Enforced disappearance: UN and regional human rights experts call for justice for victims without delay
International Day of the Victims of Enforced Disappearances (30 August 2023)
29 August 2023
GENEVA (29 August 2023) –UN* and regional** human rights experts urged all States to provide effective access to justice for victims of enforced disappearance, that include any individual who has suffered harm as the direct result of an enforced disappearance.
“Ensuring the victims’ right to justice requires taking all necessary steps to uncover the truth,” the experts said in a statement ahead of the International Day of the Victims of Enforced Disappearances.
They warned that ensuring adequate access to justice and proper accountability for perpetrators at all levels of the chain of command is critical to convey a strong message that enforced disappearance – a crime under international human rights law – is not permitted or tolerated.
“In their daily struggle for justice, victims often face threats, intimidation, reprisals and stigmatisation. This must end, and victims must have access to free legal aid to ensure that their financial situation does not prevent them from seeking justice”, the experts said.
“Access to justice must not be merely theoretical, but guaranteed in practice through concrete measures that promote and fully value the genuine and meaningful participation of victims and their representatives throughout the process,” the experts said.
Ms. Aua Baldé (Chair-Rapporteur), Ms. Gabriella Citroni (Vice-Chair); Ms. Grażyna Baranowska (Poland), Ms. Ana-Lorena Delgadillo Pérez (México) and Ms. Angkhana Neelapaijit (Thailand) Working Group on Enforced or Involuntary Disappearances; Mr. Juan Pablo Albán Alencastro (Rapporteur), Mr. Mohammed Ayat (Vice President), Mr. Matar Diop, Mr. Olivier de Frouville, Ms. Suela Janina, Mr. Fidelis Kanyongolo, Ms. Milica Kolakovic-Bojovic (Vice President), Ms. Barbara Lochbihler (Vice President), Mr. Horacio Ravenna, and Ms. Carmen Rosa Villa Quintana (Chair), of the UN Committee on Enforced Disappearances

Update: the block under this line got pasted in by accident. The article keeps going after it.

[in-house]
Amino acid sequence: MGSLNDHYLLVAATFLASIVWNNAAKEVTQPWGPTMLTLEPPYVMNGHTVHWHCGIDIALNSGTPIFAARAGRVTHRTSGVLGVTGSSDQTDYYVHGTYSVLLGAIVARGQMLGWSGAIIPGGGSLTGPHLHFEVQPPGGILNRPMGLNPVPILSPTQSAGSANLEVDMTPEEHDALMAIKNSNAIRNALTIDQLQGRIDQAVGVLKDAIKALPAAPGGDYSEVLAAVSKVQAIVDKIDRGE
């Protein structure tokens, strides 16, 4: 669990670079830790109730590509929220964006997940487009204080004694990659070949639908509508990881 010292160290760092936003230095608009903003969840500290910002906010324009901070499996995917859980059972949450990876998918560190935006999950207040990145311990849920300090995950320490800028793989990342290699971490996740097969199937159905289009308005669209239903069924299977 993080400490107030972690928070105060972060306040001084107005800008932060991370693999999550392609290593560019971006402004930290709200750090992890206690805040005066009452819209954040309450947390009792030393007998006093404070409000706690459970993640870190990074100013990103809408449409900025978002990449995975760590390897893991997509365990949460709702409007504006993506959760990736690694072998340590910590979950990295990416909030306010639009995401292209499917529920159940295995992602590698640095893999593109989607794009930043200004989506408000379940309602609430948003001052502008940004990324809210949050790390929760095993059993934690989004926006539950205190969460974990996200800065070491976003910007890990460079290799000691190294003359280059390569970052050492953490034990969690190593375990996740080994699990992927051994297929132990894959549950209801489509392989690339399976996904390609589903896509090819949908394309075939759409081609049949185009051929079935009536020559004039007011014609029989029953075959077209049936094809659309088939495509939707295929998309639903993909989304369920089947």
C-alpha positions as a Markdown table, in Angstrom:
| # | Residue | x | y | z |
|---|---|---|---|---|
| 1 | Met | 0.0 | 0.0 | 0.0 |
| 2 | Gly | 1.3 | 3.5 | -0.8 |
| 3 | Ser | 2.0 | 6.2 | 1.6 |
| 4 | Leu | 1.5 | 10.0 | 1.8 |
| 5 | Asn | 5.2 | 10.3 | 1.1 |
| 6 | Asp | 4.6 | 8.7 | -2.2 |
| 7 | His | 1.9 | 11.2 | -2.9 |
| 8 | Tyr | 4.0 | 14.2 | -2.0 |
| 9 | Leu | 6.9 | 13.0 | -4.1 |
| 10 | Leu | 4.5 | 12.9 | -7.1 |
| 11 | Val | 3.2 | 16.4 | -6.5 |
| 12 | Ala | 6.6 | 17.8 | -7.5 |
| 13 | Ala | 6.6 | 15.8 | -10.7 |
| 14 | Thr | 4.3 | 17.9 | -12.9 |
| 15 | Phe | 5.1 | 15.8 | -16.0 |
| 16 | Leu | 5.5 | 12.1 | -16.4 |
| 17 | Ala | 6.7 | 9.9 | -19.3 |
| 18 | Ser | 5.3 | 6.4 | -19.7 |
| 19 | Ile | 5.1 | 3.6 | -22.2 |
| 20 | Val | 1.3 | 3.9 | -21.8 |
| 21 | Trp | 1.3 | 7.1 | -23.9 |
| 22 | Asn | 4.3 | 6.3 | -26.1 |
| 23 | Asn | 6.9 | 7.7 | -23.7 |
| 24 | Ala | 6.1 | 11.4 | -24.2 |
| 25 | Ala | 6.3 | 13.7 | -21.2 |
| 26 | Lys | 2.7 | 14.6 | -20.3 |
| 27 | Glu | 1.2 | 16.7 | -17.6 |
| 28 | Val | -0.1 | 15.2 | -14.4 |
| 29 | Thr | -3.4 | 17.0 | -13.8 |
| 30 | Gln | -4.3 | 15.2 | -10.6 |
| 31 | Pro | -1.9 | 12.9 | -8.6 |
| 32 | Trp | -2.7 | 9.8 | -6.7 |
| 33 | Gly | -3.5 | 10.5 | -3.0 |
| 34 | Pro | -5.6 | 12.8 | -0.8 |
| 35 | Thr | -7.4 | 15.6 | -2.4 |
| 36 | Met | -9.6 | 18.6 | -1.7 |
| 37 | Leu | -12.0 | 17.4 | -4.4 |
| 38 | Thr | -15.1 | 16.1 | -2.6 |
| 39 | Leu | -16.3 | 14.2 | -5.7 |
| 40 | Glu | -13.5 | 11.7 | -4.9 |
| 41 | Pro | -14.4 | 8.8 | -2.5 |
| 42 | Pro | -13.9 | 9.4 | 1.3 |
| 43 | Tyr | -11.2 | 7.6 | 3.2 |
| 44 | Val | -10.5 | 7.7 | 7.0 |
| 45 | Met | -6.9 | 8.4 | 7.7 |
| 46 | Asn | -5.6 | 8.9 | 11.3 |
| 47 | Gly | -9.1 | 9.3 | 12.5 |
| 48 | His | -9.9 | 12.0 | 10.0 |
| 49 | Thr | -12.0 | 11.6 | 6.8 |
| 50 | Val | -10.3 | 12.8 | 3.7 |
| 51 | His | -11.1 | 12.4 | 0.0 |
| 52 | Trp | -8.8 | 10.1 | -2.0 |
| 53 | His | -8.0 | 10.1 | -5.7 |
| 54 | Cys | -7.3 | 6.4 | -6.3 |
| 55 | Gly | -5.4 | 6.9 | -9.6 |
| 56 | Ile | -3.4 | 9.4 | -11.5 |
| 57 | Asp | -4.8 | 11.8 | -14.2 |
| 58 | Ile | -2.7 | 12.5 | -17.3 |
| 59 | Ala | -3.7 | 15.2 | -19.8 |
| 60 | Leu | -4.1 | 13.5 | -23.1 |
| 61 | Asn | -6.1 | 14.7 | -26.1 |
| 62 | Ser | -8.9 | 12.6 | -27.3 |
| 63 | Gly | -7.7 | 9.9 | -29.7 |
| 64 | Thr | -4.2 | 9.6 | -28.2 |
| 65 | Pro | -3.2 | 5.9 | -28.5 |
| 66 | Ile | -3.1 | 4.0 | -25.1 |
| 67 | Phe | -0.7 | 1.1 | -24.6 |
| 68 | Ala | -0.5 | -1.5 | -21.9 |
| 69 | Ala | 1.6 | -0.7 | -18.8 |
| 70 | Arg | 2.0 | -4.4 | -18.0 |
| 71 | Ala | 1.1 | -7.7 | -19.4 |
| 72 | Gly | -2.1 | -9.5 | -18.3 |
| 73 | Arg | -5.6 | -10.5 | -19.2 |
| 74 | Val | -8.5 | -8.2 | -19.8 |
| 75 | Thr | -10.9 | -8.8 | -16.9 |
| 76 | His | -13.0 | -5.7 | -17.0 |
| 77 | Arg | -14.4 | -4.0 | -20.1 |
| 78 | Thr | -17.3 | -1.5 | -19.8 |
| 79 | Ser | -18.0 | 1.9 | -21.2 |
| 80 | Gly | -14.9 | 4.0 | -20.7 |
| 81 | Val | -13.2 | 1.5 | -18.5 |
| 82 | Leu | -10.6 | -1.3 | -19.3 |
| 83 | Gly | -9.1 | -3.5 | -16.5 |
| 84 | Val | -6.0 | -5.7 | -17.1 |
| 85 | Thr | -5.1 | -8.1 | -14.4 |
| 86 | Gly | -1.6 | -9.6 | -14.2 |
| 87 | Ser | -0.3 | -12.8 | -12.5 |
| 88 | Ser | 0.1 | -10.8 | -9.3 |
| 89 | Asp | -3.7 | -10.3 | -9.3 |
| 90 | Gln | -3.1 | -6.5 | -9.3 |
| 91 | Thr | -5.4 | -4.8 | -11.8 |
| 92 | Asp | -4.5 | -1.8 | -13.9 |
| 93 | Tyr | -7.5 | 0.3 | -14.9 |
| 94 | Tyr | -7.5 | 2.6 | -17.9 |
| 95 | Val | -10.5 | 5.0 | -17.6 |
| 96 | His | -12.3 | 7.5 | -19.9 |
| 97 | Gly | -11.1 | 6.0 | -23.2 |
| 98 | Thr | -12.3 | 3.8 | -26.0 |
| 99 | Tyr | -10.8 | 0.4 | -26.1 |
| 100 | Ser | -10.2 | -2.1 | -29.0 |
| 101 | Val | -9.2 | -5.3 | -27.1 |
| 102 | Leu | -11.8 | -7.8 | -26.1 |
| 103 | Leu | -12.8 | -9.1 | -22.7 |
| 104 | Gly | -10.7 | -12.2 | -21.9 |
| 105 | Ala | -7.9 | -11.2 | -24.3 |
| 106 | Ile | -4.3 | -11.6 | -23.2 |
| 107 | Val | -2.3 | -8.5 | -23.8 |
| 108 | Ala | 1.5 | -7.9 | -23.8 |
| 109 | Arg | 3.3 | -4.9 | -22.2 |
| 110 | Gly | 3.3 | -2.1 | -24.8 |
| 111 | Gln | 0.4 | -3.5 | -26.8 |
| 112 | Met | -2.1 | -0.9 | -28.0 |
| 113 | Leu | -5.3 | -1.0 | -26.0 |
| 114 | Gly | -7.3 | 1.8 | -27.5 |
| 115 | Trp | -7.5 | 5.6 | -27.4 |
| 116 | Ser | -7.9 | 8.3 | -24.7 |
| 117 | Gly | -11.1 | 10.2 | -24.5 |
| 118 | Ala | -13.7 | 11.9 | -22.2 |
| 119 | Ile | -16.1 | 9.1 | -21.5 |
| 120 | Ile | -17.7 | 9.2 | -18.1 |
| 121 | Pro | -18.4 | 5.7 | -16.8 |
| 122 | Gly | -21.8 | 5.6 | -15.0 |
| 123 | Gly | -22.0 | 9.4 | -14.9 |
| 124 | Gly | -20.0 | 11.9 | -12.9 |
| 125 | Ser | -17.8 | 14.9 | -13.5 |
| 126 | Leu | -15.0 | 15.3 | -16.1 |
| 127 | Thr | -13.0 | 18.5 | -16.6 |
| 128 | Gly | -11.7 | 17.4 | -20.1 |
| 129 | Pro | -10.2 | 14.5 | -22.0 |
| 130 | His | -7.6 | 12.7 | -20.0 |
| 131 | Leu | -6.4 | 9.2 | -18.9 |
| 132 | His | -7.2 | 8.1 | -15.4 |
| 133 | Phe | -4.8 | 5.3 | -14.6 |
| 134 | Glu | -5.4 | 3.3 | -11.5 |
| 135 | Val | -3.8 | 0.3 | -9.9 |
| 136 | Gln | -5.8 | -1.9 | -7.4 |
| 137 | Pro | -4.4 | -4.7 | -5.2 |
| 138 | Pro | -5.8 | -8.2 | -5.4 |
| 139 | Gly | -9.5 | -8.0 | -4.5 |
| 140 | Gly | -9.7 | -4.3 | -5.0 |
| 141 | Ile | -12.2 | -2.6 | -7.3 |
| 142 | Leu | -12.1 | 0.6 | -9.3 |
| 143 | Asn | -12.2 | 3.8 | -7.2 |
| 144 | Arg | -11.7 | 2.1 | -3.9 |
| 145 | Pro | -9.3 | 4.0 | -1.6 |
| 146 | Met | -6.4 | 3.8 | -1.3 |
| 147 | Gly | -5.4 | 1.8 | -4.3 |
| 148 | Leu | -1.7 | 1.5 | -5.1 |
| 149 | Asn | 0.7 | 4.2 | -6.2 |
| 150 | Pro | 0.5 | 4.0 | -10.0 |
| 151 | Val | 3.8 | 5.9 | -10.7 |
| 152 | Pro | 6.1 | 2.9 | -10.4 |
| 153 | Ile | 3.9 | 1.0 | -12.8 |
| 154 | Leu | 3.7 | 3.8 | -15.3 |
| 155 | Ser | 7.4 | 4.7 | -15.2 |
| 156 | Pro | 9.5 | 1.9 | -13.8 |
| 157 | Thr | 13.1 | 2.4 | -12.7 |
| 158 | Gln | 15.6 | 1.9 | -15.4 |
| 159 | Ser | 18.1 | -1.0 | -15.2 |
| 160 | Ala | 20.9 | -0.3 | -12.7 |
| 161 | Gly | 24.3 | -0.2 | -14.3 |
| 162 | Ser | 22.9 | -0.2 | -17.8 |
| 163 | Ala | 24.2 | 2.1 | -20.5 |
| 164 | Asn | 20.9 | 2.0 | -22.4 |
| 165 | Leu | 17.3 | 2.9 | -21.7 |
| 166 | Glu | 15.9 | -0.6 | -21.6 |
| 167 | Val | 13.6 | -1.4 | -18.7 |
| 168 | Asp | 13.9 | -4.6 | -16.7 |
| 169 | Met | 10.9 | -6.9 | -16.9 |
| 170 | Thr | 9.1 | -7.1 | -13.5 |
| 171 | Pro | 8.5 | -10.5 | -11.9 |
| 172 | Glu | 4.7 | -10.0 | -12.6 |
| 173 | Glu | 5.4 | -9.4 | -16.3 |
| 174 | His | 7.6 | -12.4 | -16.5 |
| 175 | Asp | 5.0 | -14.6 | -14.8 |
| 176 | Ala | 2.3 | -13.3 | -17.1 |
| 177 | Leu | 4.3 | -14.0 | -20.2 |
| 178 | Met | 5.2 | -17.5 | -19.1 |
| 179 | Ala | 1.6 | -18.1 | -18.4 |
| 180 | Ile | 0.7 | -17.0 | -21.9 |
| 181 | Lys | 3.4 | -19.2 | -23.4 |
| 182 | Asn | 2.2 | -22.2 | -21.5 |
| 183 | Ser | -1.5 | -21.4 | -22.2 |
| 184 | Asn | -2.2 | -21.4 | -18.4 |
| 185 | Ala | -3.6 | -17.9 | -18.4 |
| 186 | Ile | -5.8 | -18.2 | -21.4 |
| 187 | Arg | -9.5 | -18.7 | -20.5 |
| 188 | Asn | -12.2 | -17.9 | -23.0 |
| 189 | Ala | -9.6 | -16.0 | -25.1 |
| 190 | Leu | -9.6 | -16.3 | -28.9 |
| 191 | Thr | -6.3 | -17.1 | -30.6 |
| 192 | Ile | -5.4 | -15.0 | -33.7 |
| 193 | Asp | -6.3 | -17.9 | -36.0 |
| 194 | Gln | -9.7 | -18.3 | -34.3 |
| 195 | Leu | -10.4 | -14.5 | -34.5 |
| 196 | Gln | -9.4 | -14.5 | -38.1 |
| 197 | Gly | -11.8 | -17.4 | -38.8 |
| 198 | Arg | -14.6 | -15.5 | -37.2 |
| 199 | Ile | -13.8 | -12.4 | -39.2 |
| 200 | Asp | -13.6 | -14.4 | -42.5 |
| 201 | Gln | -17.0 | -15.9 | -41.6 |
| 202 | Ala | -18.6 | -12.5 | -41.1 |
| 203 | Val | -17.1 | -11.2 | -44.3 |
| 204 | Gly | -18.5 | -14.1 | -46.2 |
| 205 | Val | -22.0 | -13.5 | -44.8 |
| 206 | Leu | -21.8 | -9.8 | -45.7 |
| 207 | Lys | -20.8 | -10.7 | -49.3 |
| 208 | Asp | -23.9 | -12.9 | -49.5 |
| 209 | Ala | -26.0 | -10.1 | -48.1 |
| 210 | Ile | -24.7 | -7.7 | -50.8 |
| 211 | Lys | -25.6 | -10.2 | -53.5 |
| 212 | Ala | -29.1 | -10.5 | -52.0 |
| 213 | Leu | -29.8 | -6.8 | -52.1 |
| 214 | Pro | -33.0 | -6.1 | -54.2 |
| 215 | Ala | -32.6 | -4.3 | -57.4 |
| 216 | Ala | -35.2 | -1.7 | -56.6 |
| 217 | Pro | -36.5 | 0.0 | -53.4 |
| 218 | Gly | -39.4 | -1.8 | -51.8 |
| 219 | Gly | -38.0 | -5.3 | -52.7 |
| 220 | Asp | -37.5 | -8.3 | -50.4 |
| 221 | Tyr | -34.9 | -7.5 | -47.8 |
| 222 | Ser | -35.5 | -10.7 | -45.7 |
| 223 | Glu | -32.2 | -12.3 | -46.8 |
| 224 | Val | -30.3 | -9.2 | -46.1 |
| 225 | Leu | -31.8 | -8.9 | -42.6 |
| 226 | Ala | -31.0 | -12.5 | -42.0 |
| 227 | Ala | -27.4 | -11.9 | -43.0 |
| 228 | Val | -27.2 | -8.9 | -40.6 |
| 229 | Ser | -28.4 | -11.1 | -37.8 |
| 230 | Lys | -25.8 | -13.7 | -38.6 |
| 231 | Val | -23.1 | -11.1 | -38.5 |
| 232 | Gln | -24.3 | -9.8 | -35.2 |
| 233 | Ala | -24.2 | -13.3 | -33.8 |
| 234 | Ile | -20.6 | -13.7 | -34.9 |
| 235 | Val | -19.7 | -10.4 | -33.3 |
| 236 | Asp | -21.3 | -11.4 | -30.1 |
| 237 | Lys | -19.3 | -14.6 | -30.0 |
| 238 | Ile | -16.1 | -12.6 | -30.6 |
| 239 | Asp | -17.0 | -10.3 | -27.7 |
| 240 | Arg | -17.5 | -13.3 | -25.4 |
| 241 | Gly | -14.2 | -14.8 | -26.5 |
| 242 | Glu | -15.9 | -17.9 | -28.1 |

The Committee on Enforced Disappearances is one of the United Nations Treaty Bodies. It gathers 10 independent experts in charge of monitoring the implementation of the Convention for the Protection of all Persons against enforced disappearances by States parties. These experts are persons of high moral character and recognized competence in the field of human rights, nominated by States parties to the Convention. They serve in their personal capacity and are independent and impartial. To date, the Convention has been ratified by 72 member States.
The Working Groups are part of what is known as the Special Procedures of the Human Rights Council. Special Procedures, the largest body of independent experts in the UN Human Rights system, is the general name of the Council’s independent fact-finding and monitoring mechanisms that address either specific country situations or thematic issues in all parts of the world. Special Procedures’ experts work on a voluntary basis; they are not UN staff and do not receive a salary for their work. They are independent from any government or organization and serve in their individual capacity.
** Other human rights bodies:
The Inter-American Commission on Human Rights (IACHR)
IACHR is a principal, autonomous body of the Organization of American States (OAS) deriving its mandate from the OAS Charter and the American Convention on Human Rights. The Inter-American Commission has a mandate to promote respect for and to defend human rights in the region and acts as a consultative body to the OAS in this area. The Commission is composed of seven independent members who are elected in an individual capacity by the OAS General Assembly and who do not represent their countries of origin or residence.
The African Commission on Human and Peoples’ Rights (ACHPR)
The African Charter established the African Commission on Human and Peoples’ Rights. The Commission was inaugurated on 2 November 1987 in Addis Ababa, Ethiopia. The Commission’s Secretariat has subsequently been located in Banjul, The Gambia. In addition to performing any other tasks, which may be entrusted to it by the Assembly of Heads of State and Government, the Commission is officially charged with three major functions: the protection of human and peoples' rights; the promotion of human and peoples' rights; the interpretation of the African Charter on Human and Peoples' Rights.
ASEAN Intergovernmental Commission on Human Rights (AICHR)
AICHR was inaugurated by the ASEAN leaders on 23 October 2009, and was enhanced with the adoption of the ASEAN Human Rights Declaration (AHRD) in November 2012. The AICHR is designed as an overarching institution with overall responsibility for the promotion and protection of human rights in ASEAN. The AICHR members are called Representatives, who are nominated by their respective Governments. Decision-making of the AICHR is based on consultation and consensus.
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